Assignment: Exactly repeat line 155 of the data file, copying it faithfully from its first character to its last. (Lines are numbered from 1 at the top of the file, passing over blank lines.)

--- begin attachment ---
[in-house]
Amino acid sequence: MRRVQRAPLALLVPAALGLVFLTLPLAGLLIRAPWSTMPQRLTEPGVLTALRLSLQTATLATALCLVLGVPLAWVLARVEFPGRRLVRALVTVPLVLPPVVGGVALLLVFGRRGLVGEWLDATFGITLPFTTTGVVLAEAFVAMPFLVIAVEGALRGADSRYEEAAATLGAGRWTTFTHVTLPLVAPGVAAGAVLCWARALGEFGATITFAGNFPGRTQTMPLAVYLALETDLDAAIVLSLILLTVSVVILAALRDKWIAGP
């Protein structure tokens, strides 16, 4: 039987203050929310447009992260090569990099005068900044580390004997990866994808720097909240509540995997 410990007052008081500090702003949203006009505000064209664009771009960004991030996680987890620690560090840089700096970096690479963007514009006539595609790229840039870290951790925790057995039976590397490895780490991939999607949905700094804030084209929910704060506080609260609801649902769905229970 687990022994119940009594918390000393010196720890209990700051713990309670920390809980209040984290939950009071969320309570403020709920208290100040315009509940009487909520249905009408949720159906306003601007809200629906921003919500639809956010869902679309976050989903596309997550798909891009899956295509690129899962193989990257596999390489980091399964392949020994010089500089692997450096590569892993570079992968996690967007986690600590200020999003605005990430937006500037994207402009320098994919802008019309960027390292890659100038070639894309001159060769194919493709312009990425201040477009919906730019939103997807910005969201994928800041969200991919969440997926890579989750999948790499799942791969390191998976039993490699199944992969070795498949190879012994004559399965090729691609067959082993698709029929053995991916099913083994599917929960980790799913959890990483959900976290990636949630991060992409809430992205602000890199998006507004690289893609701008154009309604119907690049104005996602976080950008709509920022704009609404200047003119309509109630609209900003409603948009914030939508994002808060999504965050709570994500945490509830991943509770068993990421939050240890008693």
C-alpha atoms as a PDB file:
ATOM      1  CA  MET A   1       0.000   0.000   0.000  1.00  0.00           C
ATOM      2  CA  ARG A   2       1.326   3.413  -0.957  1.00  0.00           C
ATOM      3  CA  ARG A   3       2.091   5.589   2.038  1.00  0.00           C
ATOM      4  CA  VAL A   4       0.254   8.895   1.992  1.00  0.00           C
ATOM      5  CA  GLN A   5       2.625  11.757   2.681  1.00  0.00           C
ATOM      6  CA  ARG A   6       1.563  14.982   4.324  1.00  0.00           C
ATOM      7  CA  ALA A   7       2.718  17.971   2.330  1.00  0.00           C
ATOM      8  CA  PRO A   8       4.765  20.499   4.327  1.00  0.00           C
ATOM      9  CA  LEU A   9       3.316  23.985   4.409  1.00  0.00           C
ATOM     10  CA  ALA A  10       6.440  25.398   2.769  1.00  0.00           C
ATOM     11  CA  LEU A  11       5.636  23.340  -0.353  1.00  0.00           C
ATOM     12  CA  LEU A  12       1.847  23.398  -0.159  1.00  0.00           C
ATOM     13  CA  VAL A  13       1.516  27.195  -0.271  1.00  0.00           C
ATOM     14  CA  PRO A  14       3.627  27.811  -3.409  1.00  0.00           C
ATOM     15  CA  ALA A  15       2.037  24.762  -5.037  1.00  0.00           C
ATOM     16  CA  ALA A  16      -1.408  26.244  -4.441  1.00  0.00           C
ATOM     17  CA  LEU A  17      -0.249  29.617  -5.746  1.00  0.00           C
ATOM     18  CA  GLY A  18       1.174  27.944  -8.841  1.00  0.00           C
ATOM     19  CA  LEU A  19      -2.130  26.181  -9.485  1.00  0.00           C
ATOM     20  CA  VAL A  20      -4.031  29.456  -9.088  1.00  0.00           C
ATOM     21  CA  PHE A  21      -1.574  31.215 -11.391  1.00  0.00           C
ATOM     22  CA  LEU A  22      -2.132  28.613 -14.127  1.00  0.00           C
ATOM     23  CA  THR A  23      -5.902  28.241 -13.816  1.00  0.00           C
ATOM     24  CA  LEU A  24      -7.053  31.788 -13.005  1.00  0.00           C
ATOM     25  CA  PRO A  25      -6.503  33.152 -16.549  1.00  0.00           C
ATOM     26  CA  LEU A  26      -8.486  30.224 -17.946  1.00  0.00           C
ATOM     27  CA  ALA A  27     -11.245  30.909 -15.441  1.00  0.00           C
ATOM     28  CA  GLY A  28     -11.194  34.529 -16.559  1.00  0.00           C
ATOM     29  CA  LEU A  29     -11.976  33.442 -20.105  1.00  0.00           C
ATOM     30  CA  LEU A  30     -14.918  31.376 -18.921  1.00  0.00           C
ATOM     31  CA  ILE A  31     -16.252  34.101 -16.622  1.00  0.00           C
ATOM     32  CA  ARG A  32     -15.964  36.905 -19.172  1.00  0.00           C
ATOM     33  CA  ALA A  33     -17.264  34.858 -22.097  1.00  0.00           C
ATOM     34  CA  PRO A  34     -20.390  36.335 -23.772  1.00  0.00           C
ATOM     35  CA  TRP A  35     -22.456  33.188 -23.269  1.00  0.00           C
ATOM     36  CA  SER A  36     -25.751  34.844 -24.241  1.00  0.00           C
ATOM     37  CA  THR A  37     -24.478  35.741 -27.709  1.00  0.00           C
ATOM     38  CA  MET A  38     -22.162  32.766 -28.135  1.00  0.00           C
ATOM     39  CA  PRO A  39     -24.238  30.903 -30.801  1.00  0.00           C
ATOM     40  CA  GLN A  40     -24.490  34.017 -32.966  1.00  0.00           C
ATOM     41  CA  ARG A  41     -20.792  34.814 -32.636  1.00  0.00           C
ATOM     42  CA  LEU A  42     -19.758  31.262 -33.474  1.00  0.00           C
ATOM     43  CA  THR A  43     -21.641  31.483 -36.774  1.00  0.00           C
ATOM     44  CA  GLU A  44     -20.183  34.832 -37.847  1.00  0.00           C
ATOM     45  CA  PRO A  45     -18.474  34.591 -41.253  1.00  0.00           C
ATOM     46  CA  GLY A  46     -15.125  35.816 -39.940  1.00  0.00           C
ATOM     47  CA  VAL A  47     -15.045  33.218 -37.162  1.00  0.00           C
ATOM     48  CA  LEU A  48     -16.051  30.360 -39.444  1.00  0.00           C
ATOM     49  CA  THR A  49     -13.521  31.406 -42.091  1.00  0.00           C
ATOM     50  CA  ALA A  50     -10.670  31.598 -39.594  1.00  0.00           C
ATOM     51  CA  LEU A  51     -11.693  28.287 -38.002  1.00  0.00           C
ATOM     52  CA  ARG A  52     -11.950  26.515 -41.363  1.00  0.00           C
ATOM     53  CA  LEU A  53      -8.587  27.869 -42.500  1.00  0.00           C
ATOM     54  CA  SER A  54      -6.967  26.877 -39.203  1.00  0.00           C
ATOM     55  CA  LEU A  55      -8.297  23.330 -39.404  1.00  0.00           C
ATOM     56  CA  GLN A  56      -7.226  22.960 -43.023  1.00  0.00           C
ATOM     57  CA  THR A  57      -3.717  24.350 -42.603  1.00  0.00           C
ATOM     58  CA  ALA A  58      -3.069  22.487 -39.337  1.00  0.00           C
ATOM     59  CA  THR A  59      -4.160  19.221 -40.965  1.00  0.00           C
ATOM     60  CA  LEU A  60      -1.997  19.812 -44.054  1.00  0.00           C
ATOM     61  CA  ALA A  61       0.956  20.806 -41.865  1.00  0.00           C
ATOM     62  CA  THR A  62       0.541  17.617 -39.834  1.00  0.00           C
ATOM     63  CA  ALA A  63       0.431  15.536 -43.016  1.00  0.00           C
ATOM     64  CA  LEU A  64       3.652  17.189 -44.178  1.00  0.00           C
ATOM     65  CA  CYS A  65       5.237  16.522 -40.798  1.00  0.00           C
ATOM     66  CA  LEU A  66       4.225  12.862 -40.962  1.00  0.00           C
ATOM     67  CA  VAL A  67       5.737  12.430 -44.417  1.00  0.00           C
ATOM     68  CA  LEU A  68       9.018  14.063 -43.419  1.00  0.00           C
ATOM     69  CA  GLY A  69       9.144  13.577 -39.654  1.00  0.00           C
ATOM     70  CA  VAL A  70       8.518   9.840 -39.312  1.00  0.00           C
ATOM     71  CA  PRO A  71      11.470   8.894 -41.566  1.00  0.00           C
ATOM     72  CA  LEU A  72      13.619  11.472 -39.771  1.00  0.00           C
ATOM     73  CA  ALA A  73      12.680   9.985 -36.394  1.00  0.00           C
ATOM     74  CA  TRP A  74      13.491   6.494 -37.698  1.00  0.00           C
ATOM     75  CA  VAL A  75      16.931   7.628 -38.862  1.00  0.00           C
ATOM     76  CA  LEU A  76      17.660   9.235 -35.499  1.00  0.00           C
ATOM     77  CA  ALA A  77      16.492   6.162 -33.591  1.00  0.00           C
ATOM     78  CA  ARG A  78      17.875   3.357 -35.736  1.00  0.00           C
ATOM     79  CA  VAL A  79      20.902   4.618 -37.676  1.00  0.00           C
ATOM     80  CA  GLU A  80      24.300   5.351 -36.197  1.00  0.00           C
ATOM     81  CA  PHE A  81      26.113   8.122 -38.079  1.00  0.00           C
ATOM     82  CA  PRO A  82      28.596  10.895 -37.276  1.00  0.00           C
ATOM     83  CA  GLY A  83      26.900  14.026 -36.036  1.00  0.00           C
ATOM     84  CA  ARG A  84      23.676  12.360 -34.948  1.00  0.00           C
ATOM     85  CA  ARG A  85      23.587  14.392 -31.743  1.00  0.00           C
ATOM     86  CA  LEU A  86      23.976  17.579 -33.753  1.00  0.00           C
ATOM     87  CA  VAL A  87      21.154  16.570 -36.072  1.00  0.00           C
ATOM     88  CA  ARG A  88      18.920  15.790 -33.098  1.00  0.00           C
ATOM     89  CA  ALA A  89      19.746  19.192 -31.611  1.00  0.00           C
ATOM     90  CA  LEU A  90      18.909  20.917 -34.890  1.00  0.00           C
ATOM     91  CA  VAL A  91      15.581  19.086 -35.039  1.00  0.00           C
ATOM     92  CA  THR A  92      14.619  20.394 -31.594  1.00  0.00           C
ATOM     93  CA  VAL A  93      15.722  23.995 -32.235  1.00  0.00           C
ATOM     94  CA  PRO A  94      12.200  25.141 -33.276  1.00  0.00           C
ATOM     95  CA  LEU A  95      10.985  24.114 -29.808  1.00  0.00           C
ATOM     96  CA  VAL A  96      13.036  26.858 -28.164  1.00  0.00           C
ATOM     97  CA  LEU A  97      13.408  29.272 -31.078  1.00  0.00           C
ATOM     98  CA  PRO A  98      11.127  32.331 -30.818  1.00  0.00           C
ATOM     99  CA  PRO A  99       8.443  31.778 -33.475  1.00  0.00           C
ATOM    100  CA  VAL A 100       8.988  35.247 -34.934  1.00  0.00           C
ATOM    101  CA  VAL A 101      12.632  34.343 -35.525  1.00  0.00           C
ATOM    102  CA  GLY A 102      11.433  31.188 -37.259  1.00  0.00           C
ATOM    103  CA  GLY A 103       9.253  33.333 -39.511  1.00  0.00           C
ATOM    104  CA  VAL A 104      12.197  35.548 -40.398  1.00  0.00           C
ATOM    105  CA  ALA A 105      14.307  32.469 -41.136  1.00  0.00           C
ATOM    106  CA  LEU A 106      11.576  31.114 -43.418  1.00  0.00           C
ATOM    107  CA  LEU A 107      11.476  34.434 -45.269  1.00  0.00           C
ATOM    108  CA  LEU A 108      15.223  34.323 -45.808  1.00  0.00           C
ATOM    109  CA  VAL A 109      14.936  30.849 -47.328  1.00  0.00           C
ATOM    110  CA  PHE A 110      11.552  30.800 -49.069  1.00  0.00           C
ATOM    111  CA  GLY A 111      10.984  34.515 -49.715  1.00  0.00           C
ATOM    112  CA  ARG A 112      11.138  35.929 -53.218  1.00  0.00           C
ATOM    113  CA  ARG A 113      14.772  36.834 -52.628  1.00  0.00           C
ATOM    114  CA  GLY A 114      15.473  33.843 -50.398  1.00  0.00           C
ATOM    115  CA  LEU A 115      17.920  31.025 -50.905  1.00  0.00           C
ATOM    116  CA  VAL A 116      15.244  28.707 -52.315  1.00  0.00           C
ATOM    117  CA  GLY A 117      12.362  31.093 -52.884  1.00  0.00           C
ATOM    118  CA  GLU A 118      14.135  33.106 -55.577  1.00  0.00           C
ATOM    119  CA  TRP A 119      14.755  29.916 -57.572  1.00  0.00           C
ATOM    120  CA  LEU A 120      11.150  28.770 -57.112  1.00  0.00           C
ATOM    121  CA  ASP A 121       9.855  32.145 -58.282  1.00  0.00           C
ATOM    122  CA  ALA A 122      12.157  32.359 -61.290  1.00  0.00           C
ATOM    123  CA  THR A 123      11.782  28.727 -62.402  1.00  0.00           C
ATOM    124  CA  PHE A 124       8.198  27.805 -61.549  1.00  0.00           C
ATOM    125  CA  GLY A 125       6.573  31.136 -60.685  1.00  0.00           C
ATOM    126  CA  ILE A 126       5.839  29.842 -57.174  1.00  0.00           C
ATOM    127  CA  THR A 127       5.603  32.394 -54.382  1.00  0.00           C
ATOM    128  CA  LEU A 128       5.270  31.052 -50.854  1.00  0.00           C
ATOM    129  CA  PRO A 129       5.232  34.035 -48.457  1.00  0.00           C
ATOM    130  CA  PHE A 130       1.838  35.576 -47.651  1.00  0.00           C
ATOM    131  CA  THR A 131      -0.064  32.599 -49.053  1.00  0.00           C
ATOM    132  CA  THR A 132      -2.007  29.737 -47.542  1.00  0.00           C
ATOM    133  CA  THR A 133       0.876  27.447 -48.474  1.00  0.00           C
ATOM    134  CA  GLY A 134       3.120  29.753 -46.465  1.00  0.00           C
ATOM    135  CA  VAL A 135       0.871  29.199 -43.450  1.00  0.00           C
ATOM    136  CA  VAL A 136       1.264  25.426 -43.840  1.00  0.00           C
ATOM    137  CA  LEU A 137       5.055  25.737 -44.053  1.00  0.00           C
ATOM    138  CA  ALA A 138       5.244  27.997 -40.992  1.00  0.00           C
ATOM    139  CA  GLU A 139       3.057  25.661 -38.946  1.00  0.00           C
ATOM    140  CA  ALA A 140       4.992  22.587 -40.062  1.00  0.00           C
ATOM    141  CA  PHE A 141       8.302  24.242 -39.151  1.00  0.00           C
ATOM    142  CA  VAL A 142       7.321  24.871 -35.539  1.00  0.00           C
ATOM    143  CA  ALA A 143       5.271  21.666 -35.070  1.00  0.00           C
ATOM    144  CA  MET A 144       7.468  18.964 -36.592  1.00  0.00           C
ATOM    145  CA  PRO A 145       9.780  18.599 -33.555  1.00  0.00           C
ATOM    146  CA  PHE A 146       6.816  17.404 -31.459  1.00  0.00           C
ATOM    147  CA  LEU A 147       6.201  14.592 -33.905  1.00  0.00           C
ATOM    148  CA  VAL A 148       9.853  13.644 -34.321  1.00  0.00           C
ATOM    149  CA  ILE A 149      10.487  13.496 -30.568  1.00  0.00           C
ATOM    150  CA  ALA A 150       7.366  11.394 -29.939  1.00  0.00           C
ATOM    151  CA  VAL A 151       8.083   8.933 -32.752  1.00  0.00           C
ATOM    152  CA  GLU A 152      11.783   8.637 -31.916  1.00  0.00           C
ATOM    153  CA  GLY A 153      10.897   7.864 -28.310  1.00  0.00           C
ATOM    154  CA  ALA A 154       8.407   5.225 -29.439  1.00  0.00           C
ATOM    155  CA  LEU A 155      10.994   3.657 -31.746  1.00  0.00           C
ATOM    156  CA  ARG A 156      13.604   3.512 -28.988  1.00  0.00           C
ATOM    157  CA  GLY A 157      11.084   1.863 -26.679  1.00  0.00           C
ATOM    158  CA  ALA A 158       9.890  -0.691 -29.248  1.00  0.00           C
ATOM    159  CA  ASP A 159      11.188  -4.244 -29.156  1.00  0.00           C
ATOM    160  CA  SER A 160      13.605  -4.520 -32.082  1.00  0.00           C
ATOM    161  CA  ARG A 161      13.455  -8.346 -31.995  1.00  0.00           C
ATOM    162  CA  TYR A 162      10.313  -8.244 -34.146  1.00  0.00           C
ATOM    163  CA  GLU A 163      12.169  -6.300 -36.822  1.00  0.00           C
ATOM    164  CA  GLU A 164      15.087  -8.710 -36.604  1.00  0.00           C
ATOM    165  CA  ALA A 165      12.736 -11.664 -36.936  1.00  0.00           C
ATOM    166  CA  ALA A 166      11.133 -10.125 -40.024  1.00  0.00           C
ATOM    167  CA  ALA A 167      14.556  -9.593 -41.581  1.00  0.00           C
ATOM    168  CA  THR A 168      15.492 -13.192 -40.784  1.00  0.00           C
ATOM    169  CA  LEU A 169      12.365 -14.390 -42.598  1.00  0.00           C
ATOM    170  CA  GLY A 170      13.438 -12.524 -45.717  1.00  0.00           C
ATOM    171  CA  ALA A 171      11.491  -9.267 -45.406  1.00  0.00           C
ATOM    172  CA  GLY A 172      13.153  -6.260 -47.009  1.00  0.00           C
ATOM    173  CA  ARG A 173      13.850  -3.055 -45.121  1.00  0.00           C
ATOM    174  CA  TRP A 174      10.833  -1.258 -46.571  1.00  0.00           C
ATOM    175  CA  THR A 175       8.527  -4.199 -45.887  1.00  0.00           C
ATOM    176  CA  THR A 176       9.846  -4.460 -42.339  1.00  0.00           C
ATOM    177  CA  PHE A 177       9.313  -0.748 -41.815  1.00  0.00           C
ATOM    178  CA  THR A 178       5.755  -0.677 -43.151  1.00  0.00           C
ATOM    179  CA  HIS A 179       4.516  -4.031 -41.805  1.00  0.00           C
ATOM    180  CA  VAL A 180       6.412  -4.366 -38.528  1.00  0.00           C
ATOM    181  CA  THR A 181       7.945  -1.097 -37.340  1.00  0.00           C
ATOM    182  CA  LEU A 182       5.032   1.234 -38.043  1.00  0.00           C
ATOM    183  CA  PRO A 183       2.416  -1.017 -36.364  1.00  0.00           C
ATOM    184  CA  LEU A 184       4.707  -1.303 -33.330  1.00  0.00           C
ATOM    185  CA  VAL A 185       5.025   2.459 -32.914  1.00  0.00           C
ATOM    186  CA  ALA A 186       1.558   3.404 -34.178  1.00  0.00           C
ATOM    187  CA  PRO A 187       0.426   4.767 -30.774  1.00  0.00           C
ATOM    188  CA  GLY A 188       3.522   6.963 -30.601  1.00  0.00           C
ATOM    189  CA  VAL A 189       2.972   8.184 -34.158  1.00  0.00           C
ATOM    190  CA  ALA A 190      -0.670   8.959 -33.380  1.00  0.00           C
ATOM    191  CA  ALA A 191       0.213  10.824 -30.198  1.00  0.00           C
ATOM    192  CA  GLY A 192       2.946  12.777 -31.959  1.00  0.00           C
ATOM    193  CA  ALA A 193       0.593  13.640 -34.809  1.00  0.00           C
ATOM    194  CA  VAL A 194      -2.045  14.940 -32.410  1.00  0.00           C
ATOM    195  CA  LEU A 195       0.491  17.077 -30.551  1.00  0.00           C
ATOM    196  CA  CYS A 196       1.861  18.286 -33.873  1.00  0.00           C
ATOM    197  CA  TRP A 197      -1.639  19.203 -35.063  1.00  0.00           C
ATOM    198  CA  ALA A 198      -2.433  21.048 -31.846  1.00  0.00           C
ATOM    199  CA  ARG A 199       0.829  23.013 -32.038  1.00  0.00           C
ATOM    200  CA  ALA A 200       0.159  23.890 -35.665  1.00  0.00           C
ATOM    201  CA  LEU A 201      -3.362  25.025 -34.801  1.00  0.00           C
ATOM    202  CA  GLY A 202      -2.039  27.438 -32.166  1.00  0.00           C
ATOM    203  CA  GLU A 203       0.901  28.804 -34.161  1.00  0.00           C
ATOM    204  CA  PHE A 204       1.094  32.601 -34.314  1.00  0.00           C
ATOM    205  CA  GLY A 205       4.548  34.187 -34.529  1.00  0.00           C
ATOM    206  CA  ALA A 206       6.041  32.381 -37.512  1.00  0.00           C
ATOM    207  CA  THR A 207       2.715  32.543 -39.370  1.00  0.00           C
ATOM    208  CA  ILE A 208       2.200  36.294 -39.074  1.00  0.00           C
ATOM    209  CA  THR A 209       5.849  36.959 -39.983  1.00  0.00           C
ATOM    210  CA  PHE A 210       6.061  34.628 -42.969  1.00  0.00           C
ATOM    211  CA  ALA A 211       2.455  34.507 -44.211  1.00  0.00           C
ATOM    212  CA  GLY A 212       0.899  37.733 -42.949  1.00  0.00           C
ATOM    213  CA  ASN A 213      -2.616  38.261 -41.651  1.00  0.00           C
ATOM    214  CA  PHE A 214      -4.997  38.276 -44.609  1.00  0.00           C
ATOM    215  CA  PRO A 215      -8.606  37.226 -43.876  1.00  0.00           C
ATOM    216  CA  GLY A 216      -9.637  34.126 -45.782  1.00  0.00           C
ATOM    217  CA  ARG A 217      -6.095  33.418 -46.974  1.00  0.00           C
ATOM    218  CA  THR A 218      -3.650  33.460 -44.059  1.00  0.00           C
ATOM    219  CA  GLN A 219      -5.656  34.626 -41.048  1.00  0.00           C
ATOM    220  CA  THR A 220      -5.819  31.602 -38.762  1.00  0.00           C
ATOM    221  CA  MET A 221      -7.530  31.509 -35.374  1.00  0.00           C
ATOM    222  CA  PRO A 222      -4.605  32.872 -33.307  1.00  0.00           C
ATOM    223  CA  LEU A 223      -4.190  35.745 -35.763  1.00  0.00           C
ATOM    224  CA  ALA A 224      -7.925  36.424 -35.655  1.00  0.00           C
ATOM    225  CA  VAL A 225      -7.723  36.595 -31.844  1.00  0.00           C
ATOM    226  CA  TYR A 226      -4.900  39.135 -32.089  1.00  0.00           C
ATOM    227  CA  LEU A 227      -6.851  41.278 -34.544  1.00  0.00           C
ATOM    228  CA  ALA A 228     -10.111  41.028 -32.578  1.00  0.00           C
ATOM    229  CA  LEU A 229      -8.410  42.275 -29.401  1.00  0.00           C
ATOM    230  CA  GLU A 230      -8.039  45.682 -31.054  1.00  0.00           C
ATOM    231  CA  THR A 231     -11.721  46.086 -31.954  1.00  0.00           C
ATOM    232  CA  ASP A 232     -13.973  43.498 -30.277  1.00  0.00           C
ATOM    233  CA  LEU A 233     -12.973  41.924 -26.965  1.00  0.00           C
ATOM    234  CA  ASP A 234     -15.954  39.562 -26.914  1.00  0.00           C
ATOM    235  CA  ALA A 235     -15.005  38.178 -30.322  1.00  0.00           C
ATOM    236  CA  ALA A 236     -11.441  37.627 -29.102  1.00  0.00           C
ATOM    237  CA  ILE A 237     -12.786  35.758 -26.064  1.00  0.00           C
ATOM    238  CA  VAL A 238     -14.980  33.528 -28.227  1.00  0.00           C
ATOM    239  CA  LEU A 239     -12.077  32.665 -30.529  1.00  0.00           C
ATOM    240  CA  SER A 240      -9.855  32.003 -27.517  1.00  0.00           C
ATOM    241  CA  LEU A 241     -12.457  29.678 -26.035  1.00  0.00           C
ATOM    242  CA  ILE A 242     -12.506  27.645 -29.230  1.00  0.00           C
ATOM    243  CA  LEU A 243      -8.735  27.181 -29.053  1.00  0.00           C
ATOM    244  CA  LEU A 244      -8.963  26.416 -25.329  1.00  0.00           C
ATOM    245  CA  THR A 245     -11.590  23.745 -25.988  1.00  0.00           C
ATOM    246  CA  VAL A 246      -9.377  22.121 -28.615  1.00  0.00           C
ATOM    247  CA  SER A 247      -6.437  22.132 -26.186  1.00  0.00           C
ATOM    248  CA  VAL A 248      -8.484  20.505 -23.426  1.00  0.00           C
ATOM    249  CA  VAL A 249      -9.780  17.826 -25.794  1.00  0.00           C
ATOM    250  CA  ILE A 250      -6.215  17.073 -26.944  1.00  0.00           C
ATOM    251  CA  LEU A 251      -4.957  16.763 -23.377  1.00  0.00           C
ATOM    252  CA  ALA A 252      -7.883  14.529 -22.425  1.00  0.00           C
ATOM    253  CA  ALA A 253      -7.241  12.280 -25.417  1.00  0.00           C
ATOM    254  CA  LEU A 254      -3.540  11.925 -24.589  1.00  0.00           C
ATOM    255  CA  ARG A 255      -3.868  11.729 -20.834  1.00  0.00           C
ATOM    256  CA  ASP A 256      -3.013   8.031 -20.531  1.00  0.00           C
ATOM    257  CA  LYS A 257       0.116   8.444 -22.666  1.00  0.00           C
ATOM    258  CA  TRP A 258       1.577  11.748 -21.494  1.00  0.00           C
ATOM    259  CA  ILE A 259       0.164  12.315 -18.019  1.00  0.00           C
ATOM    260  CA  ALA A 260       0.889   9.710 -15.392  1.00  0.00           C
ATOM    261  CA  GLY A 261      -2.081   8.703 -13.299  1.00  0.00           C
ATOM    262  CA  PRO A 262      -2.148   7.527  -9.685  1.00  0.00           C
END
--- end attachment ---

ATOM    151  CA  VAL A 151       8.083   8.933 -32.752  1.00  0.00           C